Imperial Sugar Off the Hook

A few years ago a sugar refinery owned by Imperial Sugar of Savannah, Georgia, exploded. Fifteen people were killed and dozens were injured, some severely. The explosion was the direct result of a corporate refusal to obey safety rules designed to avoid just this kind of event. OSHA, over a single 2-year period, hit Imperial Sugar with over 200 Notices of Violation. Corporate management ignored them. After all, we all know OSHA is just a busybody nitpicker that gives corporations a hard time for no reason. They know what they’re doing. They don’t have to listen to some liberal government pinhead whine about how they should have done this irrelevant action instead of that one.

That’s how – and why – 15 people died.

There have been a raft of “investigations”, including one by the district USA Edward Tarver into potential criminal charges. Given the abundant evidence of malfeasance on the part of corporate executives, this should have been a slam dunk. It turned out, though, that corporations can get away with anything in 21st century America, including murder.

The company was the target of investigations by a trio of federal agencies — the U.S. Chemical Safety Board, OSHA and the Bureau of Alcohol Tobacco and Firearms — that resulted in findings of dozens of “willful” safety violations and a $6 million fine in 2010 that the Occupational Safety and Health Administration said was the largest ever levied to that point.

Only one potential government sanction remained and that was removed Tuesday when U.S. Attorney Edward J. Tarver announced his office would not seek criminal charges against the company or its executives for the carnage that ensued that night.

“There was insufficient evidence of intentional disregard or plain indifference to the requirements of OSHA’s general housekeeping standards to charge Imperial Sugar with a criminal violation,” Tarver said in a release.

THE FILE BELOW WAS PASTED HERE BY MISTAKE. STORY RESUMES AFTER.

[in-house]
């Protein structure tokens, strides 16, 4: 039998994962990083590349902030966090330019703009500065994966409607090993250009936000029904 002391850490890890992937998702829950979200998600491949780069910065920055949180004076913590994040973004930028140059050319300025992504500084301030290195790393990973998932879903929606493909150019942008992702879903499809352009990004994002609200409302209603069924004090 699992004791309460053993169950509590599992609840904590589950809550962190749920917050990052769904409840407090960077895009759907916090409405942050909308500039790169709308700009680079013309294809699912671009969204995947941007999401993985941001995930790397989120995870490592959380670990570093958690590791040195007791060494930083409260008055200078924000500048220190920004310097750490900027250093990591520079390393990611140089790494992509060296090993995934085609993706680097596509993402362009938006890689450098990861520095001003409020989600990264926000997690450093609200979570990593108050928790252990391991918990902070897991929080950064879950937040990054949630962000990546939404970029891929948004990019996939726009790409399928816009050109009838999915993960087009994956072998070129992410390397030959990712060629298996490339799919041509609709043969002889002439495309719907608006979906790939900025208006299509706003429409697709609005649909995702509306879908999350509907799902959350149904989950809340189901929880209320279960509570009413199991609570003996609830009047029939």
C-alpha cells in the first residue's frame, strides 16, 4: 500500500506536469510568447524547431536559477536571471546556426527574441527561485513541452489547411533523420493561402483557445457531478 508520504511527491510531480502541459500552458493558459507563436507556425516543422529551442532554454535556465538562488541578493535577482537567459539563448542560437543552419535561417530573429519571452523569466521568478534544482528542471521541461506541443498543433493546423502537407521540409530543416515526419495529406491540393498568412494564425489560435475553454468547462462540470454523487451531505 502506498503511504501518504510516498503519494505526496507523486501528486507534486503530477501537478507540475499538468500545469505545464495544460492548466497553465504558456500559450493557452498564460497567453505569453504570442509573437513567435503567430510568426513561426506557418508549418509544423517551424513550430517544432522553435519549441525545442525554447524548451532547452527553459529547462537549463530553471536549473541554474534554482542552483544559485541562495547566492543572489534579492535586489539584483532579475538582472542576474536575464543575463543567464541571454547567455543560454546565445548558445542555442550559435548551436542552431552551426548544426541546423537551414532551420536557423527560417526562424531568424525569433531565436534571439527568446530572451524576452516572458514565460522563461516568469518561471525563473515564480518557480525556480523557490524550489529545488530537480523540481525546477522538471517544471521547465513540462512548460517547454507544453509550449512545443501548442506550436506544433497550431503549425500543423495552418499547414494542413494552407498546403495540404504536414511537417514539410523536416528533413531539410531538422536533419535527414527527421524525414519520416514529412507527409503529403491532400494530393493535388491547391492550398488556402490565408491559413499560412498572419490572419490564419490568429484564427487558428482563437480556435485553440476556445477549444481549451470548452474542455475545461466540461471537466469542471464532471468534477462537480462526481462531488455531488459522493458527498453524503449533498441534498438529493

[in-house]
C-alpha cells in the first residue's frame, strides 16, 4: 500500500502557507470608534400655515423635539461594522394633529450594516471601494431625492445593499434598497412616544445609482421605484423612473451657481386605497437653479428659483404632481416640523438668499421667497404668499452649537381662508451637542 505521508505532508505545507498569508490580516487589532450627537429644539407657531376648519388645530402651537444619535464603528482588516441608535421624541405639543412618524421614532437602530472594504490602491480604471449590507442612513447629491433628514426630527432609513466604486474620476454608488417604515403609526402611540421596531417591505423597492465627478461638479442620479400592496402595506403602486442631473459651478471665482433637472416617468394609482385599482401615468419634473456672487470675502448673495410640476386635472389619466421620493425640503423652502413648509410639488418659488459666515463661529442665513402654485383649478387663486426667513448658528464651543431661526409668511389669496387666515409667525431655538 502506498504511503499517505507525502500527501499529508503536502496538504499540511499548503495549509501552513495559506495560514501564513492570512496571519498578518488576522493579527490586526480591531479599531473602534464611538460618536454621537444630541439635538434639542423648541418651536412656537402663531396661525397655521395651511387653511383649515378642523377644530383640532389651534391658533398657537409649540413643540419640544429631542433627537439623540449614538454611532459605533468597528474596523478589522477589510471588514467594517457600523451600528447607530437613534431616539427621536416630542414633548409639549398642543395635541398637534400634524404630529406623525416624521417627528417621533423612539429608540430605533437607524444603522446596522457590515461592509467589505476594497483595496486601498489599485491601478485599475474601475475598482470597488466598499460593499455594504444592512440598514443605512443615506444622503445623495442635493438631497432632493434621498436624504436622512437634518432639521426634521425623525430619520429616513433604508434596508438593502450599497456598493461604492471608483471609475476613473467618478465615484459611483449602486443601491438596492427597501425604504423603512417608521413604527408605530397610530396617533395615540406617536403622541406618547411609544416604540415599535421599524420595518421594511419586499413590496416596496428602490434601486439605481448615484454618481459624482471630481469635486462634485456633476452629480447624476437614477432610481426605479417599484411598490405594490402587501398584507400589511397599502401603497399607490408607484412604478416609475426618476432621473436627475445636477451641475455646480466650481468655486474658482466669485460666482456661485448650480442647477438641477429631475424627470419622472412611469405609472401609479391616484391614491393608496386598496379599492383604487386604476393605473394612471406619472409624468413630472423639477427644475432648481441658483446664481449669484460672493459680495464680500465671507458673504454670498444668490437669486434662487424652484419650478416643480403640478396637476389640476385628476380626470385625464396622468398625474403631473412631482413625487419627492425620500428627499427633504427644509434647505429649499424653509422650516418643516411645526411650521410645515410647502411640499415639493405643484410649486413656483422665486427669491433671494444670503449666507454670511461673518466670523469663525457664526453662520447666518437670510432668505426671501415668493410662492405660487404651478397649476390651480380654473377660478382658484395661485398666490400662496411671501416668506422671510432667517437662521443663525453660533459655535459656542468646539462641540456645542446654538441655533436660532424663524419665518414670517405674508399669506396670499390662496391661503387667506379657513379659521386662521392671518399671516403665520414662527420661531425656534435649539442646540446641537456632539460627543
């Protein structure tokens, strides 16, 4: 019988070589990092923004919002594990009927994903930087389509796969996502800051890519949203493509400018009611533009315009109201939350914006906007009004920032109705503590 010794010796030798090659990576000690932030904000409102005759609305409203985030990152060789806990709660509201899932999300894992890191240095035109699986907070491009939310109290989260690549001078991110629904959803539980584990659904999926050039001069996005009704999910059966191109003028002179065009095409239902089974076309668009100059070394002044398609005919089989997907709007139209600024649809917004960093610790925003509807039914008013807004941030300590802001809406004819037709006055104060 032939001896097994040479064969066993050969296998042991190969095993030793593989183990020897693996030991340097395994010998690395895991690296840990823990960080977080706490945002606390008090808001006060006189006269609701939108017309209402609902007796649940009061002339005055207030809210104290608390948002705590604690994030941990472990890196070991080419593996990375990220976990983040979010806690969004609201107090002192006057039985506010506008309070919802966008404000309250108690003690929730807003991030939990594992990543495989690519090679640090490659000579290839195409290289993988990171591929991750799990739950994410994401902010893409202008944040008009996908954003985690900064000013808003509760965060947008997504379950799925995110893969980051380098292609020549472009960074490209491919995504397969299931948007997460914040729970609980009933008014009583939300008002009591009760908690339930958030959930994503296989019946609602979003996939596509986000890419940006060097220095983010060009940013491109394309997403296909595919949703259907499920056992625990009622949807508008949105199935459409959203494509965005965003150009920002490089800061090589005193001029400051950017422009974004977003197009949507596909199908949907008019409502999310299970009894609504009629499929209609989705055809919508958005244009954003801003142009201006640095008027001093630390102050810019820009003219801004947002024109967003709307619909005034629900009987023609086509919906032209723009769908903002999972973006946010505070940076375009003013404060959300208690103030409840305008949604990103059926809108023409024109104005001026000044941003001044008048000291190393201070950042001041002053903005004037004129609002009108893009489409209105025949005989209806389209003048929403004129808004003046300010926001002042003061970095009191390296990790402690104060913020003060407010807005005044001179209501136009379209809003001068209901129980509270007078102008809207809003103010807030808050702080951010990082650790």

How he reached that conclusion despite the acres of evidence and a whistleblower to the contrary may be explained in the usual way – protection of a local corporate power (and donor?) – but Tarver offers what sounds like a potentially honest alternative reason: the weakness of Congressionally devised labor laws.

Tarver also said the decision not to pursue a prosecution of Imperial or any of its executives was based in the lack of federal criminal laws “specifically addressed to the safety of workers within the sugar industry at the time of the Imperial Sugar explosion.”

It’s an interesting argument though it smacks immediately of buck-passing. It could be true given what conservative governments – Pubs and Dems both – have happily done to de-ball labor laws for the last 40 years. Anybody know?

True or not, the one thing that stands out is that, just like with the bankers who deliberately destroyed our economy to fill their own pockets and did so by breaking so many laws it would take an abacus to count them, after all Imperial’s illegal activities and the 15 people who died as a direct result of their disinterest in keeping them alive, nobody is going to go to jail behind this.


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